53. Lucassen W, Geersing GJ, Erkens PM, et al. Clinical decision rules for excluding pulmonary embolism: a meta-analysis. Ann Intern Med. 2011;155(7):448-460. Meta-analysis 52 studies, 55,268 patients To compare the test characteristics of gestalt (a physician's unstructured estimate) and clinical decision rules for evaluating adults with suspected PE and assess the failure rate of gestalt and rules when used in combination with d-dimer testing. Clinical decision rules and gestalt can safely exclude PE when combined with sensitive d-dimer testing. The authors recommend standardized rules because gestalt has lower specificity, but the choice of a particular rule and d-dimer test depend on both prevalence and setting. M
54. Kelley MA, Carson JL, Palevsky HI, Schwartz JS. Diagnosing pulmonary embolism: new facts and strategies. Ann Intern Med. 1991;114(4):300-306. Review/Other-Dx N/A To provide a clinical approach to the diagnosis of pulmonary embolism. A normal lung scan or pulmonary angiogram rules out the diagnosis of clinically important pulmonary embolism with at least 95% certainty. Lung scan interpretations indicating high or low probability have approximately a 15% error in diagnosing or ruling out pulmonary embolism. The accuracy of either scan result improves when the clinical suspicion of pulmonary embolism matches the lung scan result. Serial impedance plethysmography of the lower extremities may exclude thromboembolism with 95% certainty in patients without high-probability lung scan results or cardiopulmonary disease. 4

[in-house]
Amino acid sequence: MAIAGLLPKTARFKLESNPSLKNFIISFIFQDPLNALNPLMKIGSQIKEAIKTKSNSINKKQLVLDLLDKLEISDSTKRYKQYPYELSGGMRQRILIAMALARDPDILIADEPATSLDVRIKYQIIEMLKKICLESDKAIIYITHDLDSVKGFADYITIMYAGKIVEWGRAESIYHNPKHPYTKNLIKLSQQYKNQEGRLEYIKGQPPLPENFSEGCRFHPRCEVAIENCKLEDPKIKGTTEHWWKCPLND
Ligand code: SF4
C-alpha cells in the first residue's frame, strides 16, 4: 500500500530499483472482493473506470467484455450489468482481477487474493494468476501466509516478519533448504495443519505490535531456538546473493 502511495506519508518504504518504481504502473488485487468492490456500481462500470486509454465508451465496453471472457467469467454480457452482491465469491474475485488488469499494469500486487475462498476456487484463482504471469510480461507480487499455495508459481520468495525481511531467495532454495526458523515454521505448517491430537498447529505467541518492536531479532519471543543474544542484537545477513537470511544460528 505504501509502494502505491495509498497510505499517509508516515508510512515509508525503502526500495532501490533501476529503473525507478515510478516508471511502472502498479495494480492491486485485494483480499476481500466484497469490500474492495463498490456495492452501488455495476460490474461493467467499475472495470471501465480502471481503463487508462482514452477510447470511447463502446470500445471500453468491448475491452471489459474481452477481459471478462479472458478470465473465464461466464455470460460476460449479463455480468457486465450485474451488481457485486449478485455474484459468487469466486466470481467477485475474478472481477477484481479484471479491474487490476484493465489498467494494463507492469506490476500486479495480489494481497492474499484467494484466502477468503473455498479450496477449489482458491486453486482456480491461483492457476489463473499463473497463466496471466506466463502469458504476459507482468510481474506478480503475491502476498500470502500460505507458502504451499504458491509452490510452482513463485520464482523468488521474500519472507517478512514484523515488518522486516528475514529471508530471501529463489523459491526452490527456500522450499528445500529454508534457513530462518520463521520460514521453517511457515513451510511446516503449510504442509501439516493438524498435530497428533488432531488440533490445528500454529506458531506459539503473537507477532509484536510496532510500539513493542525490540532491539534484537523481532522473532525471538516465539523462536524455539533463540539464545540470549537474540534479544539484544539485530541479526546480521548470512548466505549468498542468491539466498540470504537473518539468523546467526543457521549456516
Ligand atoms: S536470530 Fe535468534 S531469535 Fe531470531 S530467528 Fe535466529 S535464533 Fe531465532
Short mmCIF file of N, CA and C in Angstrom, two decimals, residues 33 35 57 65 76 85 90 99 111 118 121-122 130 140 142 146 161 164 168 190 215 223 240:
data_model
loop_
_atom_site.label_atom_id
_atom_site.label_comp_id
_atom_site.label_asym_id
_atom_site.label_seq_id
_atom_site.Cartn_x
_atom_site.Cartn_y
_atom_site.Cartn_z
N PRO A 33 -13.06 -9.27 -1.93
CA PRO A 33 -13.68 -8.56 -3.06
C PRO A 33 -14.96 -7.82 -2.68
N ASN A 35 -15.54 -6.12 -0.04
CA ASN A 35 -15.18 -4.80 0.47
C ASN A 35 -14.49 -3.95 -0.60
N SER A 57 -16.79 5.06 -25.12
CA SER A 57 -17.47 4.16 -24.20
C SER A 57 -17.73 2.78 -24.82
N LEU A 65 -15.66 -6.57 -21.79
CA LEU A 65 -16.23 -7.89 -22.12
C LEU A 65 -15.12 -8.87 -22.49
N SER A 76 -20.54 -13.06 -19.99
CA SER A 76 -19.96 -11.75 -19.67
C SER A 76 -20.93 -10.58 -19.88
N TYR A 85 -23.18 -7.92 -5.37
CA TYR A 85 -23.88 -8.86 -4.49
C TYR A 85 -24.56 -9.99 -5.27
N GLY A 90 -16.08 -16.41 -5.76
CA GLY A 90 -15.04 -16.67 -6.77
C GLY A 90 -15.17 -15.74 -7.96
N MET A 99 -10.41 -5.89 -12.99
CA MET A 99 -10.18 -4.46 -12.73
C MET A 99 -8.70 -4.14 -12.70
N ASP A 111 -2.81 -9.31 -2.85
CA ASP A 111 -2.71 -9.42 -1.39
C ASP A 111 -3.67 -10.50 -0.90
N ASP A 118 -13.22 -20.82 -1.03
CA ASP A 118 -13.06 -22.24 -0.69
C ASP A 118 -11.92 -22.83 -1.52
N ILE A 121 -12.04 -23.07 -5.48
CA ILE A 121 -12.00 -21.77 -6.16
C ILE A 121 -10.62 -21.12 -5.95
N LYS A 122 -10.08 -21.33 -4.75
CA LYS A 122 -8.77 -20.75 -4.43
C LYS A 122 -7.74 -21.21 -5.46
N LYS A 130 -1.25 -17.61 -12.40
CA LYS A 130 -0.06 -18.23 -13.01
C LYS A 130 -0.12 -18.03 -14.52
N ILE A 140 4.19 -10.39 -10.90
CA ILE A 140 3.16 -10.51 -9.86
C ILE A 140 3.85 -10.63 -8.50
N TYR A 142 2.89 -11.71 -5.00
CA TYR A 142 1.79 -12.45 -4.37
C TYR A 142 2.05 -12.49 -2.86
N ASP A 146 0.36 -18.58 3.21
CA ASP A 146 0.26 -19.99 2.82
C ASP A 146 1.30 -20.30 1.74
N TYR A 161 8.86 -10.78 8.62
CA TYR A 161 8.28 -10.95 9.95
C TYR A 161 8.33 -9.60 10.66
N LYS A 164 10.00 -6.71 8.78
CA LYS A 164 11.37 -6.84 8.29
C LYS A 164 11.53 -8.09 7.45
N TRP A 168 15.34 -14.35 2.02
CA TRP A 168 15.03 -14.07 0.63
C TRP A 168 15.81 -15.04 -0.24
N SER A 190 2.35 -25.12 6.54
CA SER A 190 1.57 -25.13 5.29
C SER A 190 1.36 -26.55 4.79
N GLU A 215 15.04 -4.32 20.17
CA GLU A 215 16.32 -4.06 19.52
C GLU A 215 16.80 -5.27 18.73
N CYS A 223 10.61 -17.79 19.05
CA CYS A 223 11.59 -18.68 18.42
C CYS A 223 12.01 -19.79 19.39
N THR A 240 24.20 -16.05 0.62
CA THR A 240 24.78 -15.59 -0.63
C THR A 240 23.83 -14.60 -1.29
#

55. Raja AS, Greenberg JO, Qaseem A, Denberg TD, Fitterman N, Schuur JD. Evaluation of Patients With Suspected Acute Pulmonary Embolism: Best Practice Advice From the Clinical Guidelines Committee of the American College of Physicians. Ann Intern Med. 2015;163(9):701-711. Review/Other-Dx N/A To present an evidence-based and high-value diagnostic strategy for the diagnosis of PE. Its goal is to help clinicians understand the potential hurdles to such an approach and outline performance improvement strategies to overcome them. Clinicians should use validated clinical prediction rules to estimate pretest probability in patients in whom acute PE is being considered. Clinicians should not obtain d-dimer measurements or imaging studies in patients with a low pretest probability of PE and who meet all Pulmonary Embolism Rule-Out Criteria. Clinicians should obtain a high-sensitivity d-dimer measurement as the initial diagnostic test in patients who have an intermediate pretest probability of PE or in patients with low pretest probability of PE who do not meet all Pulmonary Embolism Rule-Out Criteria. Clinicians should not use imaging studies as the initial test in patients who have a low or intermediate pretest probability of PE. Clinicians should use age-adjusted d-dimer thresholds (age x 10 ng/mL rather than a generic 500 ng/mL) in patients older than 50 years to determine whether imaging is warranted. Clinicians should not obtain any imaging studies in patients with a d-dimer level below the age-adjusted cutoff. Clinicians should obtain imaging with CT pulmonary angiography (CTPA) in patients with high pretest probability of PE. Clinicians should reserve ventilation-perfusion scans for patients who have a contraindication to CTPA or if CTPA is not available. Clinicians should not obtain a d-dimer measurement in patients with a high pretest probability of PE. 4